Home sales up in May, but buyers face sharply rising prices

Posted June 24, 2017

Sales of USA existing homes rebounded in May having declined in April, with low inventory levels helping to increase the median sales price to a new high while the median number of days a home is on the market reached a new low according to a press release from the National Association of Realtors.

Total existing-home sales were up by 1.1 percent to a seasonally adjusted annual rate of 5.62 million in May from a downwardly revised 5.56 million in April, according to new data from the National Association of Realtors (NAR). Last month saw 3,406 total units of homes sold, compared to 3,095 in May 2016.

High demand from buyers and a low supply of homes on the market helped to push prices higher across many parts of the country in May, according to the National Association of Realtors (NAR). The market remained tight, with the inventory of homes for sale in Chicago about 9 percent less year to year.

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Activity in single family and condo/co-op segments improved, with sales growing 1 percent to 4.98 million in the former and 1.6 percent to 640 thousand in the latter. The median home sales price in the Midwest was $203,900, which is 7.3 percent higher than a year ago.

NAR chief economist Lawrence Yun said the unexpected increase in sales in May came as more buyers overcame the increasingly challenging market conditions prevalent in many areas. Dallas was next: values rose 11.2 percent over the past year to $209,200 in the Big D - even as the number of homes on the market rose by more than 8 percent. Four percent of sales were foreclosures and 1% were short sales. The median is the midpoint; half the homes sold for more, half for less. On the month, volume rose 23 percent (from $3.544 billion).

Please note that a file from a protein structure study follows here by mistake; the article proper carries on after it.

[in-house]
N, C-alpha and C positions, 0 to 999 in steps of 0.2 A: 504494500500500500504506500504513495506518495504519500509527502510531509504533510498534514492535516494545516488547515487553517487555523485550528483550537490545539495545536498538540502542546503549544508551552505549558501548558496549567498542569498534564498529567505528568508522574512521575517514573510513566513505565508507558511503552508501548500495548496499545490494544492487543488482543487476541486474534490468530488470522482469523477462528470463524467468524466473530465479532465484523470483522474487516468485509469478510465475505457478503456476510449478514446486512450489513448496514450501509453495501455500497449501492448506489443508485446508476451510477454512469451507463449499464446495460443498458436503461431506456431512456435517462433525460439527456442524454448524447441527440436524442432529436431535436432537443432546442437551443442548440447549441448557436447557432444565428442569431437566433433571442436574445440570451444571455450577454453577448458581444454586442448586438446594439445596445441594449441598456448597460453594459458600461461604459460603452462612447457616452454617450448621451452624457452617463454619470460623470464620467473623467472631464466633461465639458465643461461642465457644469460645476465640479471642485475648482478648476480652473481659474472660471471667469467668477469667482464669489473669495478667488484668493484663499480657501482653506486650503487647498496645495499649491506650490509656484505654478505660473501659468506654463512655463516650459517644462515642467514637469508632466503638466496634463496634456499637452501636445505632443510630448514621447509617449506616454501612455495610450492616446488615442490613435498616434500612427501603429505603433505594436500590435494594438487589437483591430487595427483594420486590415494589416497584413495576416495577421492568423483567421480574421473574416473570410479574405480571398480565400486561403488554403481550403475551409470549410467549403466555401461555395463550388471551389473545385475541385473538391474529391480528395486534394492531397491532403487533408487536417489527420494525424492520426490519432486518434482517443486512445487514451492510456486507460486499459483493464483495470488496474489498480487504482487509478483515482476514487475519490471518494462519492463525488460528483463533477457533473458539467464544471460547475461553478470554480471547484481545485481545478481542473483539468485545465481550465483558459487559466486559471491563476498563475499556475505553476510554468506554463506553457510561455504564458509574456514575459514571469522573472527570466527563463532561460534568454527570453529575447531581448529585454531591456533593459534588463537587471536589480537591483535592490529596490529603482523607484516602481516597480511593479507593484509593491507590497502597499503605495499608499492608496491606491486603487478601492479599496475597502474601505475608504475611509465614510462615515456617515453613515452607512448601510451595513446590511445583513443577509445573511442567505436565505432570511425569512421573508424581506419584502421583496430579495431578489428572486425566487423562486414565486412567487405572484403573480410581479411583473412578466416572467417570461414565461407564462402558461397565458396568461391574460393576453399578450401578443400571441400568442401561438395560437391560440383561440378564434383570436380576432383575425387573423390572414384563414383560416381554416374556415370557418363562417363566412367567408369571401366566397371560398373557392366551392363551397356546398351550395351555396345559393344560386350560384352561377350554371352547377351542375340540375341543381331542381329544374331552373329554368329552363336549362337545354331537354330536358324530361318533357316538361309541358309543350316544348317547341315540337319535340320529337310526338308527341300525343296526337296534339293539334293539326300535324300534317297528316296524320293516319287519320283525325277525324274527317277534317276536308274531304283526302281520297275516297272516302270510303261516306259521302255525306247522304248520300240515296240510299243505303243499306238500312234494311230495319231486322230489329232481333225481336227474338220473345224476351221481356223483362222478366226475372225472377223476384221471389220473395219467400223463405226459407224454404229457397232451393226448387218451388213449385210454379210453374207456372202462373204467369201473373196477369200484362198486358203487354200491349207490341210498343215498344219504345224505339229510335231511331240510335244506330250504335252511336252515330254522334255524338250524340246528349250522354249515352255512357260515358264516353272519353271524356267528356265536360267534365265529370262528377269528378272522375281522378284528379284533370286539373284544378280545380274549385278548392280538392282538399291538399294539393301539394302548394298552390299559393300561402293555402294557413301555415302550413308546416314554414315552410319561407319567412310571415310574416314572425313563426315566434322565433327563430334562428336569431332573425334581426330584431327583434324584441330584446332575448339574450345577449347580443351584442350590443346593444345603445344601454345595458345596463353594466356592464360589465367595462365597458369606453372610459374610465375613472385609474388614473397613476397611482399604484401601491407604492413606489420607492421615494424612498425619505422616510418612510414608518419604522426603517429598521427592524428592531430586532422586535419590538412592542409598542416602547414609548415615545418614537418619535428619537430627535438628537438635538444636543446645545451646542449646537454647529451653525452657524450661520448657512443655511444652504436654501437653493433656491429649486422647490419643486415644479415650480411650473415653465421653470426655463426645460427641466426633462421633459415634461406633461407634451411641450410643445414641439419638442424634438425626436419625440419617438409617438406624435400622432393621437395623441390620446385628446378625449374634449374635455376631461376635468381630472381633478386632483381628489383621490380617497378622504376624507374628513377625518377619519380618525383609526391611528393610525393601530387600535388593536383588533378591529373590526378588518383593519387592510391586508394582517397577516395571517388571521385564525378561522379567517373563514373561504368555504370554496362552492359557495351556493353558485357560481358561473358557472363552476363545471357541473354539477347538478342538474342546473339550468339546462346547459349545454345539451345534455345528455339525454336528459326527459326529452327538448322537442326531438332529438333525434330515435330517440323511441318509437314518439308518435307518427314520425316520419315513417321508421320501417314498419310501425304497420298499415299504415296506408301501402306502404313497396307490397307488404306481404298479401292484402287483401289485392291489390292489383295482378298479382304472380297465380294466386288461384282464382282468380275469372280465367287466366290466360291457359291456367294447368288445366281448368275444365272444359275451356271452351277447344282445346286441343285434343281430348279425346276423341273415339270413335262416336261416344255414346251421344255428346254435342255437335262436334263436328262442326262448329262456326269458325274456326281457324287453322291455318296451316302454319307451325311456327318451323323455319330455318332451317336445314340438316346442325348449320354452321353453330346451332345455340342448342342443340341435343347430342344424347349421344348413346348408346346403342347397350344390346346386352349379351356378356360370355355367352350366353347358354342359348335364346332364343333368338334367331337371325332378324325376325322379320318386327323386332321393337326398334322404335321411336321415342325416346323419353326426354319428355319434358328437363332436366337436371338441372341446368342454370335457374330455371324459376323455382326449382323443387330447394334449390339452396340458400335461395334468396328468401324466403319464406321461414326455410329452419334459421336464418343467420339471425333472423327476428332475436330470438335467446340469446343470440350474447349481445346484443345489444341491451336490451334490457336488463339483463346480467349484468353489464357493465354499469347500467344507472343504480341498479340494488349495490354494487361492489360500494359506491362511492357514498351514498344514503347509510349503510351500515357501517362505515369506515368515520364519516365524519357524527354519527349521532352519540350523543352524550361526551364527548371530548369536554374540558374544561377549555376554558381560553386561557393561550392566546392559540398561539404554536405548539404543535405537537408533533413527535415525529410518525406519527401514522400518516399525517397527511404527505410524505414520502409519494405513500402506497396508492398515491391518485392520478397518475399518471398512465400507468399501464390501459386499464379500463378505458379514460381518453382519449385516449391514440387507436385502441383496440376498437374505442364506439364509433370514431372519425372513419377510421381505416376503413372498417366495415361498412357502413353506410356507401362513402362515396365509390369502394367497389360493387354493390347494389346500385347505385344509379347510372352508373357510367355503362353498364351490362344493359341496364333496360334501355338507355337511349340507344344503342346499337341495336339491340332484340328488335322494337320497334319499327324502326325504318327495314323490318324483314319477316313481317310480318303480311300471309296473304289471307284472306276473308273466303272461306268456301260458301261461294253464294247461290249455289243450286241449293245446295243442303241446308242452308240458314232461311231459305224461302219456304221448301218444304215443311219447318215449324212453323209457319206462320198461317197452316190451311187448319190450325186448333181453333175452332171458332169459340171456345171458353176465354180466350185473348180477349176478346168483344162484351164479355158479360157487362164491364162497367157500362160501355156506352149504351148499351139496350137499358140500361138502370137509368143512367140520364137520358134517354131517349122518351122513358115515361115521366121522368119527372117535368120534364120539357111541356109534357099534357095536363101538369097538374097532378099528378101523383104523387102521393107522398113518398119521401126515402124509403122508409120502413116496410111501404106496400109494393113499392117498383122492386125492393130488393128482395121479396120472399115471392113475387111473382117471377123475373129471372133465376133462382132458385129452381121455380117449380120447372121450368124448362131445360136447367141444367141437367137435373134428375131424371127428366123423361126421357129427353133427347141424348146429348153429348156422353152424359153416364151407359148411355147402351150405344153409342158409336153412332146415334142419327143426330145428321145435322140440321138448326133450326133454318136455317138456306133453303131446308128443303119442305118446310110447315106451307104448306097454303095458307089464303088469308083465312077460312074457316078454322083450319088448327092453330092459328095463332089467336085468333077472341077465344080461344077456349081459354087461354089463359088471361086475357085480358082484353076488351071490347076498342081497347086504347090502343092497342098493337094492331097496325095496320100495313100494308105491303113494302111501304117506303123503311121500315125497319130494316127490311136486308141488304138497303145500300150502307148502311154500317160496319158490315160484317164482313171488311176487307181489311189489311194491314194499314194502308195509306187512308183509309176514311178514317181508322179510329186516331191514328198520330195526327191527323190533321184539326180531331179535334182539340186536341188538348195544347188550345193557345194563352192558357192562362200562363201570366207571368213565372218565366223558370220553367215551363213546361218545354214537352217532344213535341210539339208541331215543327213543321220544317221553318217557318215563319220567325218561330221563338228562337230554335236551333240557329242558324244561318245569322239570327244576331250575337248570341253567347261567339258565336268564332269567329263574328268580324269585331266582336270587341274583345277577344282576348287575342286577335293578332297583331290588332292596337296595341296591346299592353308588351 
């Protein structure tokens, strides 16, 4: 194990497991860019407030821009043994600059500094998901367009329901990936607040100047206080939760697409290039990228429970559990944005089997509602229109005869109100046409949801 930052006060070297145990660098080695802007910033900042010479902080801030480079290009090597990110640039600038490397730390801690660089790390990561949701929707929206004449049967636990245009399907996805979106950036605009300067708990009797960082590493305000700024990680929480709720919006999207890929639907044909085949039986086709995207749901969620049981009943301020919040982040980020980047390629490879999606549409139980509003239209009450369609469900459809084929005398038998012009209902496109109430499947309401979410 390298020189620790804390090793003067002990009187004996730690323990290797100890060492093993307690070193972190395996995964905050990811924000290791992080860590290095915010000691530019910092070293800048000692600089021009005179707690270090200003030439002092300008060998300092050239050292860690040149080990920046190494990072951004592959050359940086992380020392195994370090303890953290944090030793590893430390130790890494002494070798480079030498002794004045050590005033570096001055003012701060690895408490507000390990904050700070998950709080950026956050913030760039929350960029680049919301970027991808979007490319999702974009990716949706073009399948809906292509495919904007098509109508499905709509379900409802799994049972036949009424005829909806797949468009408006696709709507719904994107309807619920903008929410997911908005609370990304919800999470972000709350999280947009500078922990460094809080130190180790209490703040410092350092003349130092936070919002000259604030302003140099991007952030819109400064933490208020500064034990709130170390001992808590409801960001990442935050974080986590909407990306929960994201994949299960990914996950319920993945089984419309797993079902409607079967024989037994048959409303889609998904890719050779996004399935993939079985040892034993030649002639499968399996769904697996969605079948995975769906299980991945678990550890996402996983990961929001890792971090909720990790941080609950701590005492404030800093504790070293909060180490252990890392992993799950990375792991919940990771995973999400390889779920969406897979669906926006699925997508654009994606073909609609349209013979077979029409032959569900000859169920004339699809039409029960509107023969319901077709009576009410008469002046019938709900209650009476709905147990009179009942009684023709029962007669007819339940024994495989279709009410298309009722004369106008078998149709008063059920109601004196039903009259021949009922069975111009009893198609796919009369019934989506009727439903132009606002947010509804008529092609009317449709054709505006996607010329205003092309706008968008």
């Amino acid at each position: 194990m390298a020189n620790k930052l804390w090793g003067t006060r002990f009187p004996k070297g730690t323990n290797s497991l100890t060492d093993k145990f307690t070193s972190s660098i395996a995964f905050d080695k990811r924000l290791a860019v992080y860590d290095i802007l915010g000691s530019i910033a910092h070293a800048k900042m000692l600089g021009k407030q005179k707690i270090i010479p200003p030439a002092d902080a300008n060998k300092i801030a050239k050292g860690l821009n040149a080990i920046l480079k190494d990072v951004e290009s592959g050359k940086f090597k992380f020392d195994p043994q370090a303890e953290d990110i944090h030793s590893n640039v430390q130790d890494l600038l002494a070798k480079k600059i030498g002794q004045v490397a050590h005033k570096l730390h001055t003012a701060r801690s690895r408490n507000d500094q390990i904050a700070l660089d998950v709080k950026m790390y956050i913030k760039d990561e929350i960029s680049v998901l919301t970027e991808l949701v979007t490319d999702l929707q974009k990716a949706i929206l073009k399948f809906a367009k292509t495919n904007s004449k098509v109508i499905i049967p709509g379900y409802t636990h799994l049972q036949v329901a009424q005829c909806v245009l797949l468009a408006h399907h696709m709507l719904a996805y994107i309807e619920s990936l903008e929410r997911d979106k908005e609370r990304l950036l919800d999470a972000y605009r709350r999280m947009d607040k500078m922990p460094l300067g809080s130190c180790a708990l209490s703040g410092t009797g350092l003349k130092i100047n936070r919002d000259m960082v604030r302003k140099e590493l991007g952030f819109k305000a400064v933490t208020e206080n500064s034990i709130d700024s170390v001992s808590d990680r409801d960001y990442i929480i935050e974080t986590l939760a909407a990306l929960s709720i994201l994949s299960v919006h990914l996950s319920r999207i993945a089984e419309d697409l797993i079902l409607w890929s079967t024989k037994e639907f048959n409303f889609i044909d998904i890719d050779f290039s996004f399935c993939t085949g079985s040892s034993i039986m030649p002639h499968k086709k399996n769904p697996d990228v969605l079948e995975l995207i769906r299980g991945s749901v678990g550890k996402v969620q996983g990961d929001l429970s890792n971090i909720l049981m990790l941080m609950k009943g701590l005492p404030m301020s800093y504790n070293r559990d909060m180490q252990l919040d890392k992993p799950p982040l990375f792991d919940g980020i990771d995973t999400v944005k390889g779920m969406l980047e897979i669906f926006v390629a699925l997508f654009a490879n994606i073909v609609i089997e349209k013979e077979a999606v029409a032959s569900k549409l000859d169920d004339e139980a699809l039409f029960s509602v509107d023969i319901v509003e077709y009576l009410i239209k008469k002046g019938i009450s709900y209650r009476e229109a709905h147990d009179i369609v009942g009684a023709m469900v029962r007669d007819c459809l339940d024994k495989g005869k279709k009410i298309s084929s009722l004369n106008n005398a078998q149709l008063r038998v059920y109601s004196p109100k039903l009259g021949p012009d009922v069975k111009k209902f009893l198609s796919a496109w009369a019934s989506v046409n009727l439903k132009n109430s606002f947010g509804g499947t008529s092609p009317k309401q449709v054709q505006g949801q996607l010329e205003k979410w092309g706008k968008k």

"The bottom line is that there are fewer homes on the market, and they are selling faster", says Joseph Kirchner, senior economist at realtor.com®.

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The median sales price rose to $252,800, a new peak price. Low inventory levels suggest that a lack of homes to buy has been a key factor hampering sales. The median price in the Northeast was $281,300, which is 4.7 percent above May 2016.

Nowhere is that more evident than in Manatee County, where median prices have risen more than 53 percent since the end of 2012, as the market continues to rebound from the housing meltdown during the Great Recession. The median price in the West was $368,800, up 6.9% from May 2016. At $260,000 in May, that was a 1.1 percent drop from the same time previous year. That's up 7.4 percent since May 2016.

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